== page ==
When the meaning behind a tradition is lost, keeping a tradition means no more than observing futile rituals and thus making it a stumbling block to your faith. Once the true meaning of a tradition is lost, one is most likely to ask such questions as “Our fathers worshiped” in such and such place, “but you say” such and such is the place people ought to worship (see John 4: 20). Jesus’ answer to the Samaritan woman – that true worship is in spirit and truth – establishes the principle that the form is only secondary to the substance. When God’s people lost sight of the real meaning behind those rituals, God did not hesitate to let them know that he detested their meaningless observances (1 Sam 15:22; Mal 2:3).


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I do find it necessary to mention something. The need to address the tendency of going to the other extreme is perhaps greater for this church than defending the liturgical tradition. If you are one of those who came from a spontaneous worship style church or from a church that knows no traditions whatsoever, but you came to appreciate the order, soberness, solemnity of liturgical worship service of this church, there could well be a temptation that you simply want to embrace everything traditional and liturgical. It is very important to note that unlike other liturgical elements such as the sacraments, Advent celebration is not commanded in the Bible. It is a tool, a mean – a useful one but nonetheless – to remind us of the true meaning of the season. Using Frame’s terminology here, despite its ceremonial appearance (the lightening of the candles etc.), it is a merely mode, a vehicle for biblically based teaching, and thus must be treated no more than so.  

One must also note that this church does not retain all church traditions without discretions. We do not observe, for example, Annunciation, Assumption, Immaculate Conception, Lent, Pentecost in our church liturgical calendar. The reason for each of them requires perhaps separate discussions. But on Advent, we must know that there is nonetheless some biblical grounds for including it as a teaching tool. To be sure, although the celebration of Advent (or Christmas for that matter) is never taught in Scripture, the Advent of Christ himself is. Since the doctrine of advent is in the Bible, any time of year is appropriate for its teaching in the church. And I would argue, what time is more appropriate than this time of the year?

Since the ceremonial parts of celebrating Advent are extra-biblical, are there not dangers if we include them in church worship? My answer is “Yes, definitely!” Yet there are dangers in all liturgical traditions, even the most biblical ones, as we learn from the lessons that the Pharisees taught us. As we have discussed above, there are, in fact, dangers in all church traditions, including the “me-and-my-Bible-only” traditions. Yet, whether we will let such a celebration be a blessing or a snare for us and our children depends on how we treat and preserve this tradition. For Advent celebration to serve its proper function, it must at the same time become a tradition for believers’ homes and for the church community as a whole. It is through the family, and the conscious joint-effort of the entire covenant community that the true meaning behind the symbolism of Advent is to be properly and effectively observed and passed on.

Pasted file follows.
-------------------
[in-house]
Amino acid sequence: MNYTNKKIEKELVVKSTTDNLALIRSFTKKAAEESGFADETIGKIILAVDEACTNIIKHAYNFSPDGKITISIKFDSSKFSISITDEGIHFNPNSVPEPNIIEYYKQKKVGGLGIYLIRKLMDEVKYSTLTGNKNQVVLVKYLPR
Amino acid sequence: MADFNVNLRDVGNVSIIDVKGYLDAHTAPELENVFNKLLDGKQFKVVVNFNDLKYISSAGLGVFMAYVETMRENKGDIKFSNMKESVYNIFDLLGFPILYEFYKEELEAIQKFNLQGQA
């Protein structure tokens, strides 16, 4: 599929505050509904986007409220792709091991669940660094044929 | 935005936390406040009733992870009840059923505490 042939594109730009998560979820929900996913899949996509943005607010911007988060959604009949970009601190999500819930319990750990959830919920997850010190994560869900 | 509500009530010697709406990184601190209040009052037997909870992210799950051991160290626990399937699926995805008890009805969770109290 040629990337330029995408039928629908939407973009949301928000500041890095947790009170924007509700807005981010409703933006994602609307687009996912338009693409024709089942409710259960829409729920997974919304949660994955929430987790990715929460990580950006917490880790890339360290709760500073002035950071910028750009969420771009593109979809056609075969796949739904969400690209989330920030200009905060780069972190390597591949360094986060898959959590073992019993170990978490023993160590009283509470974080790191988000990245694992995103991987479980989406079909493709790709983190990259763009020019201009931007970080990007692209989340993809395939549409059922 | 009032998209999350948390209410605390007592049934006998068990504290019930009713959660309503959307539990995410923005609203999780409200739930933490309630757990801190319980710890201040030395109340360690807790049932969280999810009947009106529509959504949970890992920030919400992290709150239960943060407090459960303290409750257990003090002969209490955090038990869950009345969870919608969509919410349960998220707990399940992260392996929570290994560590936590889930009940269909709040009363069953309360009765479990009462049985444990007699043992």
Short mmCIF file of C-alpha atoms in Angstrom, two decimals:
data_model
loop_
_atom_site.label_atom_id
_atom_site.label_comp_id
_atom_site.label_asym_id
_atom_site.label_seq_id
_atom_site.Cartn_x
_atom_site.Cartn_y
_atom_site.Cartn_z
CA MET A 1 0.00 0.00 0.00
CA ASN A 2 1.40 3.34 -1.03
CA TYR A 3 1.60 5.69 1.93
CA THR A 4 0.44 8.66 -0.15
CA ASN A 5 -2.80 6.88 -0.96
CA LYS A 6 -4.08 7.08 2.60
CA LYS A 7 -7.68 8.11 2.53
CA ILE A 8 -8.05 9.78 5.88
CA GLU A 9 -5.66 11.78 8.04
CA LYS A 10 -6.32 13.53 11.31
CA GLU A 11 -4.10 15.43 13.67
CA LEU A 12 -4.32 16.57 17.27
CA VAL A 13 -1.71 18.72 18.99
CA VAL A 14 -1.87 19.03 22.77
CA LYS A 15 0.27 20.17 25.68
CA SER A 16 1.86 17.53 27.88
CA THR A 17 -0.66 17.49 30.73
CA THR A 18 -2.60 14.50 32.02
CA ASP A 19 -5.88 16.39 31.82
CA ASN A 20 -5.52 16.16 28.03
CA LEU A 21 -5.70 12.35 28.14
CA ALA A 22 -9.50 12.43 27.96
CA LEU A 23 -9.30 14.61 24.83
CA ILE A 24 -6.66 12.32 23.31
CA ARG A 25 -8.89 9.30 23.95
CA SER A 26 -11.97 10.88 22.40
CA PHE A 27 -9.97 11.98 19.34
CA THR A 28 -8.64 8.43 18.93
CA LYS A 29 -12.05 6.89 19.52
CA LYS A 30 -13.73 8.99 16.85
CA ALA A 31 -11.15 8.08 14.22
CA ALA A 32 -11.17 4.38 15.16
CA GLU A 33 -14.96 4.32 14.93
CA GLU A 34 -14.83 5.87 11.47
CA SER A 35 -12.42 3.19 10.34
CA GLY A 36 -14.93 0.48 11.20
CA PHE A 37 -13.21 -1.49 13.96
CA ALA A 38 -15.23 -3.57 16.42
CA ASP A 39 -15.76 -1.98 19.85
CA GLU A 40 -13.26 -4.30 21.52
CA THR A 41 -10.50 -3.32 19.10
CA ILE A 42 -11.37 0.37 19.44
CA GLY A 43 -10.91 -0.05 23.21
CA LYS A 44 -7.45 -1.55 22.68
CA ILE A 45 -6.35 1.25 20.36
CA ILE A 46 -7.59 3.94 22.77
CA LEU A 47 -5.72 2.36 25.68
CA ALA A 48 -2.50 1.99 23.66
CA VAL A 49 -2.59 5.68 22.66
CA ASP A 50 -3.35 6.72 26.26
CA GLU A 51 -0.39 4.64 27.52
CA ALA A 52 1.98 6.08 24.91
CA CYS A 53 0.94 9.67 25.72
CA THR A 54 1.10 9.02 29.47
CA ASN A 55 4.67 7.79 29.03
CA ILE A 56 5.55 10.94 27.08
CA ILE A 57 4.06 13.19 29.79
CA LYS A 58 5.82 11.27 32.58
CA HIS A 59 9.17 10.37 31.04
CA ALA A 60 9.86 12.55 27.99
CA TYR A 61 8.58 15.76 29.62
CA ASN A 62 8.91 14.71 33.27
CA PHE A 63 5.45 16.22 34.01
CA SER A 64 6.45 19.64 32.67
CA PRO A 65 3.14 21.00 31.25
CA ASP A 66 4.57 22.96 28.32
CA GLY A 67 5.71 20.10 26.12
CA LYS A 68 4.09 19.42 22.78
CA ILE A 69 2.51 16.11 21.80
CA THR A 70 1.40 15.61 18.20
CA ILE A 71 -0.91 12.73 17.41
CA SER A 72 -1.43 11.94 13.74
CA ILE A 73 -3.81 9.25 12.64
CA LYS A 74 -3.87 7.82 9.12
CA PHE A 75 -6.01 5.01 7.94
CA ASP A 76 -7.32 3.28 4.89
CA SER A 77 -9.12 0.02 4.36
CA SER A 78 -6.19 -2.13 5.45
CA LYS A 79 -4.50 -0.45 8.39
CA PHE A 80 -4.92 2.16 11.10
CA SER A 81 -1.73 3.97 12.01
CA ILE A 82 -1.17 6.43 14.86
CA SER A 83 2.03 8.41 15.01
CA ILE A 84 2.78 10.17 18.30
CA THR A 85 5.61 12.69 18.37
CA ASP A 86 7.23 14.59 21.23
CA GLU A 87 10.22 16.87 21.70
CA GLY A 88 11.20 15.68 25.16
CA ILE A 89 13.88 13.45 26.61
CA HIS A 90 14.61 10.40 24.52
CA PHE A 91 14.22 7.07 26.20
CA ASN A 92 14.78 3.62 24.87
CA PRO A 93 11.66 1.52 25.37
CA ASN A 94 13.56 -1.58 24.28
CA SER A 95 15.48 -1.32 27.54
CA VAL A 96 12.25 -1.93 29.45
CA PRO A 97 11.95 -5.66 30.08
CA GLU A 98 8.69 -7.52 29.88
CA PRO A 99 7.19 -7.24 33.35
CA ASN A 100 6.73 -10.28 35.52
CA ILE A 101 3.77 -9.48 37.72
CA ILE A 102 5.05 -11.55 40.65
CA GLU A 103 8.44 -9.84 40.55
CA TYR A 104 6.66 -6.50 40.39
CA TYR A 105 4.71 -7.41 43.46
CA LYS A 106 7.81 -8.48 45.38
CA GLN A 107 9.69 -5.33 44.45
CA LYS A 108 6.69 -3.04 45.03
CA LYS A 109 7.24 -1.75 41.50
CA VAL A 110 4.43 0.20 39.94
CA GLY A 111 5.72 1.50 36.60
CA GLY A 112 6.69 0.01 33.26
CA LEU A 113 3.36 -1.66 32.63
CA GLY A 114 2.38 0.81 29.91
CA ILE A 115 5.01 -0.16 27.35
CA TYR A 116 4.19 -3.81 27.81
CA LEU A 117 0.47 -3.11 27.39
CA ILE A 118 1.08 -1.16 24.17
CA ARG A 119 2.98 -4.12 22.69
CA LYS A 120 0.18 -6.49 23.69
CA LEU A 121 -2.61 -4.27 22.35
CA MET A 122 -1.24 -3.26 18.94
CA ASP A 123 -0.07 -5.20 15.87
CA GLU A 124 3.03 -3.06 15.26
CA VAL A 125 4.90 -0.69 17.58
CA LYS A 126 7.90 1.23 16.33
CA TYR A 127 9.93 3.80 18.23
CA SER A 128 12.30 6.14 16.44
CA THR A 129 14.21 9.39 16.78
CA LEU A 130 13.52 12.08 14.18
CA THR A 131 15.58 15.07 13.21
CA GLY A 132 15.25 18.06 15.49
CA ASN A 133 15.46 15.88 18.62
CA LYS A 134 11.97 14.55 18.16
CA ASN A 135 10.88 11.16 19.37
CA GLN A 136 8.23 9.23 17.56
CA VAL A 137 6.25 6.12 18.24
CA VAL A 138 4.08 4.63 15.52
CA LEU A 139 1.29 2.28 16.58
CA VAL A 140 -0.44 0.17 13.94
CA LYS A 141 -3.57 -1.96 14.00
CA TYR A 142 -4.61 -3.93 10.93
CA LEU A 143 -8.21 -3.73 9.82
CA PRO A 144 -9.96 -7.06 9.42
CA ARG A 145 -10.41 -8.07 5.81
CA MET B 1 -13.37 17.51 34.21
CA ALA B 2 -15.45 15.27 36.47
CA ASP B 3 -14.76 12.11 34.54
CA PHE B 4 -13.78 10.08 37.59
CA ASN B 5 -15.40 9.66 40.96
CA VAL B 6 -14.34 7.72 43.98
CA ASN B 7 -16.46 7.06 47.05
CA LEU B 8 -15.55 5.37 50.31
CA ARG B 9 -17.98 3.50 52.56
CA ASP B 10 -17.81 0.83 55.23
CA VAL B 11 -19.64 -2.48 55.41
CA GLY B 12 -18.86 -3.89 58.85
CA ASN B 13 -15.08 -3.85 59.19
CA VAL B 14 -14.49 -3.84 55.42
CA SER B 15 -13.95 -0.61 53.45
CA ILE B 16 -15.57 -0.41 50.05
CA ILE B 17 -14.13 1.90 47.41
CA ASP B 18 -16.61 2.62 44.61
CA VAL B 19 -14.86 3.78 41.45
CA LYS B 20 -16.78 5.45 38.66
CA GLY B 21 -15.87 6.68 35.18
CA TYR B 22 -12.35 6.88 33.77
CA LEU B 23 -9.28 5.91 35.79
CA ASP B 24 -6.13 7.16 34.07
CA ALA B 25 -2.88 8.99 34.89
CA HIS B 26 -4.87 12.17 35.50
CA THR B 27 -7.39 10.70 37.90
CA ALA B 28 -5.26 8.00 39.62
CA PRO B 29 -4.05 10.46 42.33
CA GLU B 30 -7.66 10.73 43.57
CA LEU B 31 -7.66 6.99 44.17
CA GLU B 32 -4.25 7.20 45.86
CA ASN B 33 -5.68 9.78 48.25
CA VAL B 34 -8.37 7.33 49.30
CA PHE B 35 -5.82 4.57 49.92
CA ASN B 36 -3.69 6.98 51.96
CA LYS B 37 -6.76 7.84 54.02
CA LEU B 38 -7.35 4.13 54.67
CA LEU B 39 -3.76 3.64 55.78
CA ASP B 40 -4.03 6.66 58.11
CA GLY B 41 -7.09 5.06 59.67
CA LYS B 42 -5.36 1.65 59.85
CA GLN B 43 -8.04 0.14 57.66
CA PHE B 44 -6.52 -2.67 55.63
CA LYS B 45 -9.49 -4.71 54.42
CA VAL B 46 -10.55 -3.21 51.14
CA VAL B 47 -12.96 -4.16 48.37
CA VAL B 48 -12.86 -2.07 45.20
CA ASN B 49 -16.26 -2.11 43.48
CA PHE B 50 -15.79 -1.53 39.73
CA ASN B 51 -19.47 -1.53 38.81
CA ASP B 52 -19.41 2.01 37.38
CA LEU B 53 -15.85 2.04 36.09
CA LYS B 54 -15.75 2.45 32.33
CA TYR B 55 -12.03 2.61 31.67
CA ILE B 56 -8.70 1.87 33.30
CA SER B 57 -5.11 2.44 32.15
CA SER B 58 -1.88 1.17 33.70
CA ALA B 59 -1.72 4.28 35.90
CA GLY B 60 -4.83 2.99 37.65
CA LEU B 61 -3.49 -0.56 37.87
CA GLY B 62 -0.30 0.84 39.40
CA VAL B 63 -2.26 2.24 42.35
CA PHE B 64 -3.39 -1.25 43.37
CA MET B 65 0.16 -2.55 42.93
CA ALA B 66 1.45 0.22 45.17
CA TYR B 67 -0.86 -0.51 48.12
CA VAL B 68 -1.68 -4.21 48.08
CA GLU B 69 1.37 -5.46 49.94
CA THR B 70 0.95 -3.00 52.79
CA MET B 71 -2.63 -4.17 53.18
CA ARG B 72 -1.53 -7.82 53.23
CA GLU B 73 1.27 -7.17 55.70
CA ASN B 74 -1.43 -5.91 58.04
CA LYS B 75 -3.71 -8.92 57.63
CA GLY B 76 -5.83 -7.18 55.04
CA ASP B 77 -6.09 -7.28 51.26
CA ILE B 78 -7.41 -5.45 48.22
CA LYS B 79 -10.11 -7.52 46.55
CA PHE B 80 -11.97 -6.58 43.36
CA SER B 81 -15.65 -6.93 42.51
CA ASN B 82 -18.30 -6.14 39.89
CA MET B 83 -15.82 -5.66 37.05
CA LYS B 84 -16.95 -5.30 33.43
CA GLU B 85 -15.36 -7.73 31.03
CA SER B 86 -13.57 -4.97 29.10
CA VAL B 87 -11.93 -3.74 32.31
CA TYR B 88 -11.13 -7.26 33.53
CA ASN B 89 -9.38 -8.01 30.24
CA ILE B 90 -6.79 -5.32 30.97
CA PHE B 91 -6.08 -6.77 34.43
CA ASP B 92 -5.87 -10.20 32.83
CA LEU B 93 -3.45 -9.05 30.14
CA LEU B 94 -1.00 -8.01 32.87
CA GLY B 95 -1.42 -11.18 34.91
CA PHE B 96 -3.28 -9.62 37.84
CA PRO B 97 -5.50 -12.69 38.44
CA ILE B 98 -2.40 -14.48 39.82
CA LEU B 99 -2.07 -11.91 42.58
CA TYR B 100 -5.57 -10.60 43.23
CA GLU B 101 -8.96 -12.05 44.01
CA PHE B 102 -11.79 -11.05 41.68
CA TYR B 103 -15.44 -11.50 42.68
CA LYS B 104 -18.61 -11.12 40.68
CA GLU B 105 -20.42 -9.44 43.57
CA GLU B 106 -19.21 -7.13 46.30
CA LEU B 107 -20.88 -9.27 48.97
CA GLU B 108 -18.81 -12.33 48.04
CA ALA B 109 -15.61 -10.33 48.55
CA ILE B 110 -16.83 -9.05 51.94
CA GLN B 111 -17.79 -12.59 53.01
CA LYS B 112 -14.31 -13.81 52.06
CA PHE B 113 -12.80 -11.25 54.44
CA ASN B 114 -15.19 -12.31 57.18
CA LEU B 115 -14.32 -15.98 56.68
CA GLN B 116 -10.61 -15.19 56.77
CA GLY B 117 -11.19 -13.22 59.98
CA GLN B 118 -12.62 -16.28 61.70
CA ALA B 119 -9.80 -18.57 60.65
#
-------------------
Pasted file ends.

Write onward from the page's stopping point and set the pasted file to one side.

Through Advent celebrations, we have the opportunity to create a Christ-centered culture in the church, an alternative culture to counteract the values and spirit of the secular world. Younger children might be slow to understand the more complex theological concepts, but they are very quick on picking up signals from their culture. If we can properly bear in mind the extra-biblical nature of the tradition and ceremony-like celebrations, we may boldly and creatively build an alternative culture for both ourselves and for the world to see.

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LEADERSHIP DEVELOPMENT IN CHINA

With rising pressure and persecution in China, there are two challenges imperative for church leaders. The first challenge is for current leaders to love Christ above all else, and not to stray into legalism or love of the world. The second challenge is to raise up the next generation of leaders, who will humbly model Jesus even if current leaders are arrested.

WILL YOU JOIN US IN PRAYING FOR LEADERSHIP DEVELOPMENT IN CHINA? PRAY FOR:

  1. Current leaders to grow in their daily walks with Christ
  2. Current leaders to shepherd and raise up new leaders
  3. New leaders who love Christ and will model him to the world
  4. New leaders to love and care for the church

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ABOUT LEADERSHIP DEVELOPMENT

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Shenyang is a city located in northeastern China and is the capital of Liaoning Province. It is known for its rich history and cultural heritage, including the Shenyang Imperial Palace, which is a UNESCO World Heritage site. Shenyang is also a hub for China’s heavy industry, with companies such as the China First Automobile Group and the Shenyang Aircraft Corporation having their headquarters in the city.

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About Qingdao

Qingdao is a city located in eastern China and is famous for its beaches, beer, and seafood. The city is home to several landmarks, including the Zhanqiao Pier and the Badaguan Scenic Area. Qingdao is also a major port and has a thriving economy, with industries such as electronics, petrochemicals, and machinery.

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About Xiamen

Xiamen is a city located in southeastern China and is a popular tourist destination known for its beautiful coastal scenery, including Gulangyu Island, which is a UNESCO World Heritage site. The city is also a hub for China’s high-tech industry, with companies such as Huawei and ZTE having research and development centers in Xiamen.